Primary and Secondary Trading

There is an increase in secondary market trading based on cash flow reinvestment when:

the primary supply is short or the composition of the primary market is not compatible with portfolio objectives.

Question: why is the short supply in primary market drives up the trading in the secondary market? At first I thought the primary market and secondary market always go into the same direction.

Thank you!

Hey dududu, So imagine you’re a fixed income portfolio manager and you just had one of your big holdings, lets say a $500 Mil bond come to maturity, i.e. now it’s in cash and it has officially matured, so you just received your last coupon payment and your massive face value at maturity. Well now you want to reinvest this bad boy. But wait… no corporations are issuing any fresh bonds in the primary market to finance their operations! (this can happen due to a multitude of economic/business cycle reasons) well darn… so primary supply is short and there is no issuance… what in the world are we going to do… I guess we could just sit on cash… but that would cause substantial cash drag and who knows when the primary market is going to come back online… well one option would be to look to buy bonds from someone else in the secondary market ( which would therefore increase trading in the secondary market ). So we got rid of our reinvestment problem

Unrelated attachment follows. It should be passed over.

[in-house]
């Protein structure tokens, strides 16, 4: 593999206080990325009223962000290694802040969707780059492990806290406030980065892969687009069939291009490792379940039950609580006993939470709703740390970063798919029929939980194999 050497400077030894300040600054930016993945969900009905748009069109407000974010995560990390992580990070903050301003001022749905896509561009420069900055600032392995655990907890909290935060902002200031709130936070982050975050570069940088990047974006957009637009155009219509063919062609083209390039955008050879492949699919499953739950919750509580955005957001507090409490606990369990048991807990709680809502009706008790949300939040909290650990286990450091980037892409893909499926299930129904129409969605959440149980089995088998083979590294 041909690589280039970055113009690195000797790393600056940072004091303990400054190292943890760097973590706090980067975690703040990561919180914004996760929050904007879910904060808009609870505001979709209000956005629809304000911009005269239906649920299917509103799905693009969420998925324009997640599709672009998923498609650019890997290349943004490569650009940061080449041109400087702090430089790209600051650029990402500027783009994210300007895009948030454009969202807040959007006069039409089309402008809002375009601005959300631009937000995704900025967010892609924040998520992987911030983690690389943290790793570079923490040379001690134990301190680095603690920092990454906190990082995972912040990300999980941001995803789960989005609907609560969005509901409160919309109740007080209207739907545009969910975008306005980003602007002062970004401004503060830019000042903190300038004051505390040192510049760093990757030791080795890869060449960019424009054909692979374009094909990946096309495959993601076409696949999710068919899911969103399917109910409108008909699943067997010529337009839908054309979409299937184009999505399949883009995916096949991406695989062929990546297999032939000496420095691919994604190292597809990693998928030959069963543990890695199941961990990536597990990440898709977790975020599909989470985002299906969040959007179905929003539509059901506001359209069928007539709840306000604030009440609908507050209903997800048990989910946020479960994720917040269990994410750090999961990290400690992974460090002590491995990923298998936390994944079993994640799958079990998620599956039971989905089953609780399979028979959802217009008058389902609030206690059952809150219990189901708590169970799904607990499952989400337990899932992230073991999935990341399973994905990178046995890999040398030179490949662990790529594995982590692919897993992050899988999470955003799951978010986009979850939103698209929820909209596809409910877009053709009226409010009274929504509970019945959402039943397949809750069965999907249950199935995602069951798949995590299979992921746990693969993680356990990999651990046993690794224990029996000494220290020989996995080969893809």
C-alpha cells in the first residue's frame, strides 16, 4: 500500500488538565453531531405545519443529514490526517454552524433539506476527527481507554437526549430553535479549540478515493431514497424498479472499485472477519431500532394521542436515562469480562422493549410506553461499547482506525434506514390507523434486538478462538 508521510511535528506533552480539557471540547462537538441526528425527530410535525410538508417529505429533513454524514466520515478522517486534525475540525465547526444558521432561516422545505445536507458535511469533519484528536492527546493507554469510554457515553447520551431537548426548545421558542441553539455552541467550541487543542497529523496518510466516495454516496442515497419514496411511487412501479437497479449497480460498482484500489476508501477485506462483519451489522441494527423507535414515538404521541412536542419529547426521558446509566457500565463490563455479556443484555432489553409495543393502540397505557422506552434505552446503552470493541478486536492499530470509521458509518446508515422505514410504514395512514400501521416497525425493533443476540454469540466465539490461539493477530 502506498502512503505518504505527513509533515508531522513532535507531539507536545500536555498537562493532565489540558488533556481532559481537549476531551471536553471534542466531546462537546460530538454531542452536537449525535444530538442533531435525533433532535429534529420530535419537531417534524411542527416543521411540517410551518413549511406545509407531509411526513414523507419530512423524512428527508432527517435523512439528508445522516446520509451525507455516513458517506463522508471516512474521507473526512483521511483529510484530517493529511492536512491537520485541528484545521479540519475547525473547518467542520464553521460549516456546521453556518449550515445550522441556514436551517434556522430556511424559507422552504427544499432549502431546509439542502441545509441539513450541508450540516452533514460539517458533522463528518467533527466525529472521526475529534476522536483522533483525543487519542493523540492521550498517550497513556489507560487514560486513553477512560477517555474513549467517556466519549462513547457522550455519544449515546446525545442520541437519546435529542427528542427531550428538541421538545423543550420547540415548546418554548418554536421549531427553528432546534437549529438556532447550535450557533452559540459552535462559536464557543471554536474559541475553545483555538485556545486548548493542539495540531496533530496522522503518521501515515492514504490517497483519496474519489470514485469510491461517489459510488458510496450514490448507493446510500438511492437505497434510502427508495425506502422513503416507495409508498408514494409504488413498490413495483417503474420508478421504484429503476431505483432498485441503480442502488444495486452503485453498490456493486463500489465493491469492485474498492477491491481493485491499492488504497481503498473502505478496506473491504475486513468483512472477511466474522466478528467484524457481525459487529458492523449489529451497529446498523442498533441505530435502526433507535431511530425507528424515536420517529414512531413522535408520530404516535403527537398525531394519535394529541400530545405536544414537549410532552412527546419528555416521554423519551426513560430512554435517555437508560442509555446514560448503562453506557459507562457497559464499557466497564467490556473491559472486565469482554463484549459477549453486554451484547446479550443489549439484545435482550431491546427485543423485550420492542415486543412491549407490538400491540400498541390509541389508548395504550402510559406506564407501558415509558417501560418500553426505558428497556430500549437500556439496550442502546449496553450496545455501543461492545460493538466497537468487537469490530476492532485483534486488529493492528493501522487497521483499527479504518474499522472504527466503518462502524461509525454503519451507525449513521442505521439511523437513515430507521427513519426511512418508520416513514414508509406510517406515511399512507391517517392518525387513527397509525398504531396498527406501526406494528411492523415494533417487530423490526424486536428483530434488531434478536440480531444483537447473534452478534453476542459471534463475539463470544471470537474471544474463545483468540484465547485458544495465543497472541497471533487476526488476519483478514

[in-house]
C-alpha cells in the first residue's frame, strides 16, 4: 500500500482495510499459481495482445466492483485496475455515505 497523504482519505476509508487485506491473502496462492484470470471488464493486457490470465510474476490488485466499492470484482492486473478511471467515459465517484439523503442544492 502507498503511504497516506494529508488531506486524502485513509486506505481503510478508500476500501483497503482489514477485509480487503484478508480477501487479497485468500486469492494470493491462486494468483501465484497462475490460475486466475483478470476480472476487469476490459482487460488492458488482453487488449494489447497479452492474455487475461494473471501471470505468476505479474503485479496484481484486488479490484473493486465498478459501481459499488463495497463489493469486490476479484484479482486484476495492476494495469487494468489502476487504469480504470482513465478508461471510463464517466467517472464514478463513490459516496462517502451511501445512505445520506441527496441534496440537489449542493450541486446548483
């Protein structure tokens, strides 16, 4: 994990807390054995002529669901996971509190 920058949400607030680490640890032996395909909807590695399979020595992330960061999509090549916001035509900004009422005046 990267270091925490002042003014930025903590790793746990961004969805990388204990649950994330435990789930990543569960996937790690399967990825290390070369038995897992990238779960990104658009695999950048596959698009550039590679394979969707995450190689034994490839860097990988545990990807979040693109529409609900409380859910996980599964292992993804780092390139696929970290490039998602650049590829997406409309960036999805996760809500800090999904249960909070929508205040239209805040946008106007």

Thank you for the detailed response, Onward! Clear now!

Awesome! glad it makes sense now :slight_smile: